Ardipithecus ramidus.  Our first great grandmother to walk upright.  The Eve of bipedalism.  Dating to about 4.4 million years ago.  Males and females of the species are similarly sized and both have canine teeth that are feminized.  The males don't bare their fangs to scare off rivals.  They don't have fangs.  Based on these features, it can be assumed that Ardipithecus society was likely relatively egalitarian and cooperative.  That's nice.  Inspired by Cat Bohannon's new book, Eve: How the Female Body Drove 200 Million Years of Human Evolution. Ardipithecus ramidus, Eve of Bipedalism, original painting by Echoing Multiverse available via Saatchi Art .  Stickers and other merch available through RedBubble or Fine Art America .

Purgatorius, Great Grandmother Primate

 Purgatorius, our earliest primate grandmother.  Purgatorius, Great Grandmother Primate, original painting by Echoing Multiverse available via Saatchi Art .  Stickers and other merch available via RedBubble or Fine Art America . Purgatorius fossils were first found by scientists in the 1960s on Montana's Purgatory Hill.  Her teeth were specialized for both crunchy bugs and squishy fruits.  Unlike her earlier ancestors, Purgatorius had hinged, rotating ankles, which were especially good for climbing trees and skittering along branches.  Life in the trees also selected for differences in sensory organs, compared to life on the ground.  Gradually, our sound sensors evolved.  Interestingly, they evolved differently in male and female primates. Today's primates are able to hear much lower frequencies than many other mammals.  Consider the dog whistle.  Or hearing range is low enough that we can't hear it.  The best theory for this difference is our move to the canopy.  Accordin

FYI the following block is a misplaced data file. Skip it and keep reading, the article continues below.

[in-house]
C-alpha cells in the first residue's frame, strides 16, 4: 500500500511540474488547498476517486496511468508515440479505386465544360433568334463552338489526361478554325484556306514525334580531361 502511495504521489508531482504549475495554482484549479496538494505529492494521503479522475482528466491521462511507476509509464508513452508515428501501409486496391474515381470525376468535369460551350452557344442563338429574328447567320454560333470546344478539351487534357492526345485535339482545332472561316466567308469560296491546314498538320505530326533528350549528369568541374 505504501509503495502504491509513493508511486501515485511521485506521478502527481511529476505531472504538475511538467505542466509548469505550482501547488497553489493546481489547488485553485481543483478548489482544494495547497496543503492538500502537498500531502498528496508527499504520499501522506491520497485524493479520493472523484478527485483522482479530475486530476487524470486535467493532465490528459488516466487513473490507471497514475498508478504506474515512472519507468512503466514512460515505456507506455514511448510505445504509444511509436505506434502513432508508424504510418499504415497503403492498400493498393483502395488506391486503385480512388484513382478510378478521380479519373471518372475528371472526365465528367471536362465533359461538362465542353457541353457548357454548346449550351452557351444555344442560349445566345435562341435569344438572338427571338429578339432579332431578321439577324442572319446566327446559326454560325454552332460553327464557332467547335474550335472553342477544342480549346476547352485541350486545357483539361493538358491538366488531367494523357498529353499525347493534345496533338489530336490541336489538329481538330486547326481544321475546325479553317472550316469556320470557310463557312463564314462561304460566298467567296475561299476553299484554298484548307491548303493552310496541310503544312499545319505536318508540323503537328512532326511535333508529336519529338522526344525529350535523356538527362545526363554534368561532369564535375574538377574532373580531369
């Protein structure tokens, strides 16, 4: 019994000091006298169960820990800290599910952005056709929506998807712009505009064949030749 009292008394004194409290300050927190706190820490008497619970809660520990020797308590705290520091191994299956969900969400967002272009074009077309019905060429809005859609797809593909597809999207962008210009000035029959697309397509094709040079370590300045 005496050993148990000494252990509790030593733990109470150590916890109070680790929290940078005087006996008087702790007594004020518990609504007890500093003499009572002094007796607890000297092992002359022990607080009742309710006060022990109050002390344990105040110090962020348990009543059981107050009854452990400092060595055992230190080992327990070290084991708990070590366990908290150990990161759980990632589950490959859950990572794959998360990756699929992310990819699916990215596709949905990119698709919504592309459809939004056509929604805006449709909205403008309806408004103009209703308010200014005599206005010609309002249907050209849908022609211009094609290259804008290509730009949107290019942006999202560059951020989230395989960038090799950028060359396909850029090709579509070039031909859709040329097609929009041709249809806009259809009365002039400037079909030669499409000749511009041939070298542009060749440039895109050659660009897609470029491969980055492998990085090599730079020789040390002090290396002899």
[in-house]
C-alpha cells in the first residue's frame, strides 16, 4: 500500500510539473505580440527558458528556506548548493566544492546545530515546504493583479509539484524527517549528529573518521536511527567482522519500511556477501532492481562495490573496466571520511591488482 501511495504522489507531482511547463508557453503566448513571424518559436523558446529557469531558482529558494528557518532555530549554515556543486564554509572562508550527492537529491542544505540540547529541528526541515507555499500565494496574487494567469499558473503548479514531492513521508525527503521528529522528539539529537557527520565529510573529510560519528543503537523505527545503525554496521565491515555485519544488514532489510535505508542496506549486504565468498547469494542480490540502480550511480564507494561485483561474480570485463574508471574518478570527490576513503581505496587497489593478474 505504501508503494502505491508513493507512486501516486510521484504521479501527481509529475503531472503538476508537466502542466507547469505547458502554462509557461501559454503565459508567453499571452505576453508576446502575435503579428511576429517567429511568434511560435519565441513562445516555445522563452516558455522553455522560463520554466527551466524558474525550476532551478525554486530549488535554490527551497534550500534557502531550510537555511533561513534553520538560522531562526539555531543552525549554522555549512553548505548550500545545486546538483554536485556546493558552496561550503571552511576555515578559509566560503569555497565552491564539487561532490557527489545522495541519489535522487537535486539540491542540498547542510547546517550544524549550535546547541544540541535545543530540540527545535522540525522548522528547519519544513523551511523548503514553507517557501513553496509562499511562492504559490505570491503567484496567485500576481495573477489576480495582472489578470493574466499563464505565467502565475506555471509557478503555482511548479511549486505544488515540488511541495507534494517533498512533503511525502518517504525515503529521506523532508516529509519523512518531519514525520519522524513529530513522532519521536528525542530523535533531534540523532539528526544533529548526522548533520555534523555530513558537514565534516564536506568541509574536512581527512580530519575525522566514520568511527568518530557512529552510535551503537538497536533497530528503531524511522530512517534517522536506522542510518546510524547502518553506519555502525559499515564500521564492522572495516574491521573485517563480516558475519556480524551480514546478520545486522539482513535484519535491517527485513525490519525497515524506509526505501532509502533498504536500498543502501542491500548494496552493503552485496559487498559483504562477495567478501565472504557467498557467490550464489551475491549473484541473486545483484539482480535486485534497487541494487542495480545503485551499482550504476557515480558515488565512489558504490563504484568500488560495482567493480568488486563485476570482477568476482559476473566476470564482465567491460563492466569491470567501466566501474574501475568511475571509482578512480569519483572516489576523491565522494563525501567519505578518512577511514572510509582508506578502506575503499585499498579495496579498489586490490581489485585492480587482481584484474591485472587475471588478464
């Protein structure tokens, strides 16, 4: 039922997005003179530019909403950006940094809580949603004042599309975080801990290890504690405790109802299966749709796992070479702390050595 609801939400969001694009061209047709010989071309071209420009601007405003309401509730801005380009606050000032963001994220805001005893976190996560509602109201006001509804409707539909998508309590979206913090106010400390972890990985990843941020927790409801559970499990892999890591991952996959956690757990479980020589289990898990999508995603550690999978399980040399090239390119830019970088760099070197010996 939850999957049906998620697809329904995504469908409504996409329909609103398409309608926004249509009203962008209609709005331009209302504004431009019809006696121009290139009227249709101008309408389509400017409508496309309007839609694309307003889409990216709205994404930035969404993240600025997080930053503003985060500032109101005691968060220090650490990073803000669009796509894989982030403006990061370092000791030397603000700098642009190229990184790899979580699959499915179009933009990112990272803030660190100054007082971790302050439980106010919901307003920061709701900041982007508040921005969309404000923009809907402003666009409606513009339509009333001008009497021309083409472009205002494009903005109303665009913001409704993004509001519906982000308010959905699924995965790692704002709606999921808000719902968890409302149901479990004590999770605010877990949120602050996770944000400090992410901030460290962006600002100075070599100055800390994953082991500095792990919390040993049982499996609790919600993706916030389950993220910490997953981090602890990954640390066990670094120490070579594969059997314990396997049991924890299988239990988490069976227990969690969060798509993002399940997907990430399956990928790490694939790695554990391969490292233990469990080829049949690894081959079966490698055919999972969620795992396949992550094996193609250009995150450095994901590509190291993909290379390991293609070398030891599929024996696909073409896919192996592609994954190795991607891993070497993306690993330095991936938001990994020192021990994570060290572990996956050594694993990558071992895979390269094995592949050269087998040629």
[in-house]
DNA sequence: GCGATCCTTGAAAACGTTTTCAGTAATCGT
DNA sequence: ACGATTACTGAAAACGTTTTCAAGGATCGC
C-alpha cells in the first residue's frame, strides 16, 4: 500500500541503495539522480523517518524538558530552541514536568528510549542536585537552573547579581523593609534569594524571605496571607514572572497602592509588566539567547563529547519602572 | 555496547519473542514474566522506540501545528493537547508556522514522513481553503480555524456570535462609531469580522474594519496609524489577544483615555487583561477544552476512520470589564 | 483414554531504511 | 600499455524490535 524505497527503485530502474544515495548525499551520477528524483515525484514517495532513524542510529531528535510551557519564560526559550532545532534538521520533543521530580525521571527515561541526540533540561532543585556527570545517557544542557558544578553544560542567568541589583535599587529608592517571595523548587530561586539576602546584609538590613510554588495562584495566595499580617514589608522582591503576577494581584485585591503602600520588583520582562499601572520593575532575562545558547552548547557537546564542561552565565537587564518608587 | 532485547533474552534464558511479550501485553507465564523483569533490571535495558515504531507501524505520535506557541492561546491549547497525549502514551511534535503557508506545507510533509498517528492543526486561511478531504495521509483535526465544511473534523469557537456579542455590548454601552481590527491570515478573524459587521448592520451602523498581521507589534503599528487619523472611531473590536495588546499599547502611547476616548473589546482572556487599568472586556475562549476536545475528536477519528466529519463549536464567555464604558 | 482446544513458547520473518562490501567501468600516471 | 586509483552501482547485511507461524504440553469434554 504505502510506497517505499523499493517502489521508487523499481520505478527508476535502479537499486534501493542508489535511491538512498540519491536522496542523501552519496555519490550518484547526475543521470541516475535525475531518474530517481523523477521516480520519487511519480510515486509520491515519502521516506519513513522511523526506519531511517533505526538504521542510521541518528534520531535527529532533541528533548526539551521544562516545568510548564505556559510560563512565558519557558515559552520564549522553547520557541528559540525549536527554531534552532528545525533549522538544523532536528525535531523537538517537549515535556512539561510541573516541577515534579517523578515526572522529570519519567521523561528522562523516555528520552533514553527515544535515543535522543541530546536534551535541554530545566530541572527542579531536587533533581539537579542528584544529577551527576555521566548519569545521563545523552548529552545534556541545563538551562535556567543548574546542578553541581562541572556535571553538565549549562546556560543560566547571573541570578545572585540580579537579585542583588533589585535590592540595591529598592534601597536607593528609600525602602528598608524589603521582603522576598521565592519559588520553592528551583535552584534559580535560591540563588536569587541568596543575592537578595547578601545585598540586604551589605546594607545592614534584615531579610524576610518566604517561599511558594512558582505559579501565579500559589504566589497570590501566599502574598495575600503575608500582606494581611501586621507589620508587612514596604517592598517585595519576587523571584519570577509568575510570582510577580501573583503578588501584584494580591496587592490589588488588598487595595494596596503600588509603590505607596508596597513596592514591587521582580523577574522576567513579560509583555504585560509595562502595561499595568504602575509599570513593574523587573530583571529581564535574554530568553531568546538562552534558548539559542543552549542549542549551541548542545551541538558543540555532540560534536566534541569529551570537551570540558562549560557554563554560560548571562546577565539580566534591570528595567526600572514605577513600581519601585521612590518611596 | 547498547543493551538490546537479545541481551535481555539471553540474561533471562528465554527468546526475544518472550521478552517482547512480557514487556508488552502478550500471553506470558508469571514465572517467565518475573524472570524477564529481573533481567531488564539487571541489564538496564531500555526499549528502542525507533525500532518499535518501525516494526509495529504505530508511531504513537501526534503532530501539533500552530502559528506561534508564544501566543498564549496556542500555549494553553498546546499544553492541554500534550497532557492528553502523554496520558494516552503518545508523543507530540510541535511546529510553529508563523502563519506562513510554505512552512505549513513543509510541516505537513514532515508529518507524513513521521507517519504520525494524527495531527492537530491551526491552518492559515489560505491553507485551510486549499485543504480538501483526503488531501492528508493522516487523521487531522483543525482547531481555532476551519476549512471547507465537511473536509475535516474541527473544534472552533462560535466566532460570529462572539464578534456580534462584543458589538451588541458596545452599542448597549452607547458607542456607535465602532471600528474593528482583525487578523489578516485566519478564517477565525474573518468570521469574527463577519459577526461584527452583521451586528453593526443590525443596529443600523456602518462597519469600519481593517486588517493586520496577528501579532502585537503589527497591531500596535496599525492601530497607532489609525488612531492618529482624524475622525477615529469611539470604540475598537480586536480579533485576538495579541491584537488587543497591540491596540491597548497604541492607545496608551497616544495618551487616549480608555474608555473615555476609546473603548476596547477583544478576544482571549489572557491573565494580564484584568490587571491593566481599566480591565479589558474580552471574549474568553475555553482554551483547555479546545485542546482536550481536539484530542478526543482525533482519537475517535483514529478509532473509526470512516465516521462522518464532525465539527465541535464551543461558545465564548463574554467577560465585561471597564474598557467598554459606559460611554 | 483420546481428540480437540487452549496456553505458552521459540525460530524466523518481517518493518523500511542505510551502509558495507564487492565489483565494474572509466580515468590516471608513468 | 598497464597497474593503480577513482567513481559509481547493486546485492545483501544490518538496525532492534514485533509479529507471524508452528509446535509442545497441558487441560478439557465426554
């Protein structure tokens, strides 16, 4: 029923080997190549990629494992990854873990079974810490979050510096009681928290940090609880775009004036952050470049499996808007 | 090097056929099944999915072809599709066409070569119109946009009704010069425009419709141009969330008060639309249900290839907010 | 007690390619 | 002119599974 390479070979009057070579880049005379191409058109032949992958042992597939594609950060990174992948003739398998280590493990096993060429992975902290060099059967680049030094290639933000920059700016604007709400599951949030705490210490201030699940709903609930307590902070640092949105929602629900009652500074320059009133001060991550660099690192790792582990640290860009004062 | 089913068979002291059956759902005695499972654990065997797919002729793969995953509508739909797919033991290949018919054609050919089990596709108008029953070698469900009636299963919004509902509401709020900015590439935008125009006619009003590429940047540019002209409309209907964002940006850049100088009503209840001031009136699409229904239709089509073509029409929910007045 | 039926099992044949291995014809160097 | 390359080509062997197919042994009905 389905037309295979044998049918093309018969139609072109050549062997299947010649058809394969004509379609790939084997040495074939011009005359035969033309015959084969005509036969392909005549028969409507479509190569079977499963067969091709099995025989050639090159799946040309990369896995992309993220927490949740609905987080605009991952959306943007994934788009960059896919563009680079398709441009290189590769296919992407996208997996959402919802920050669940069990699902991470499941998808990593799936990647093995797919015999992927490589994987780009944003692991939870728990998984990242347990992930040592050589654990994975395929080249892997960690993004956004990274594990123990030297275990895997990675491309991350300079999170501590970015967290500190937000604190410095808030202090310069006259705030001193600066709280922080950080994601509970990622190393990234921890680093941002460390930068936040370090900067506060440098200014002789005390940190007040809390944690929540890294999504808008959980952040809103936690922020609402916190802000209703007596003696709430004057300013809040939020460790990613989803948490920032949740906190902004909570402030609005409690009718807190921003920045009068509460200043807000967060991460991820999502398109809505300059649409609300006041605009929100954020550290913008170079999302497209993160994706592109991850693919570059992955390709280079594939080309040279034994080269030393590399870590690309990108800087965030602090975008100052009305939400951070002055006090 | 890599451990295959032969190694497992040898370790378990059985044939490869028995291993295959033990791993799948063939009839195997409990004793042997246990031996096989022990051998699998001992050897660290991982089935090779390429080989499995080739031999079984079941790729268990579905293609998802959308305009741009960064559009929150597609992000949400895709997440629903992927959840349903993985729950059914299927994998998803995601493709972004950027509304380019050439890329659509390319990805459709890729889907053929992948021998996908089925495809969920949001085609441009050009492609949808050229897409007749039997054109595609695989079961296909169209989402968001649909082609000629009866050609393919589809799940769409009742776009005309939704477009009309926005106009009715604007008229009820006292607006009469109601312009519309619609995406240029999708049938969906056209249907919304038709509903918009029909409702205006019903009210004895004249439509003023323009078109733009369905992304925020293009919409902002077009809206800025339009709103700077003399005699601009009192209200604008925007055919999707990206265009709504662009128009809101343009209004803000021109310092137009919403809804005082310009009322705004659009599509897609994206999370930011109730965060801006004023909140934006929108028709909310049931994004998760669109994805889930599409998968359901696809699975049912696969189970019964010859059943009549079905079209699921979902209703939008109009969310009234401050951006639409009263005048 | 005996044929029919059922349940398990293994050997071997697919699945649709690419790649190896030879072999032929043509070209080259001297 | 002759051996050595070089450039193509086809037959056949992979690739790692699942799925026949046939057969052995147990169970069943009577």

Eve of the Apocalypse, Protungulatum donnae

 Protungulatum donnae is the Eve of placental mammals.  The first mammal to give birth to live young.  She is "the lovely lady squirrel from whence all extant, placenta-having, non-marsupial mammals evolved." Our great-grand rat.  A very early ancestor Goddess.  She appears in the fossil record right about the time of the giant asteroid impact apocalypse and following apocalyptic winter that wiped out the dinosaurs.  She ate beetles and didn't have to worry about keeping her eggs warm.  She was small, about squirrel sized.  The mutations that led to live birth apparently gave her a post apocalyptic advantage, as her DNA lives on.     Eve of the Apocalypse. Protungulatum donnae, in her burrow, resting after live birth. (Not to scale).  Original painting by Echoing Multiverse available via Saatchi Art .  Stickers and other merch available via RedBubble or Fine Art America .   Inspired by Eve: How the Female Body Drove 200 Million Years of Human Evolution, by Cat Bohannon.

Morganucodon, Eve of Mammalian Milk

 Religion is thought to have begun as ancestor worship.  Today I present the ancestor Goddess Morganucodon, who lived roughly 205 million years ago.  She is the Eve of Mammalian milk.   Morganucodon, Eve of Mammalian Milk.  205 million years ago, in her burrow.  Inspired by the new book, Eve:  How the Female Body Drove 200 Million Years of Human Evolution, by Cat Bohannon.  Original painting available via Saatchi Art .  Prints, stickers, and other merch available through RedBubble or Fine Art America . Morganucodon's fossils were initially found in Wales, but since have been found as far afield as China.  She was a widely spread, highly successful creature, about the size and shape of a mouse.  She is the most well known species of early mammal, one of the first to evolve lactation.  She could hunt for beetles alone at night, under cover of darkness and return to her burrow in the morning, full of nutrition to share with her babies.  She did not have nipples, the milk oozed from g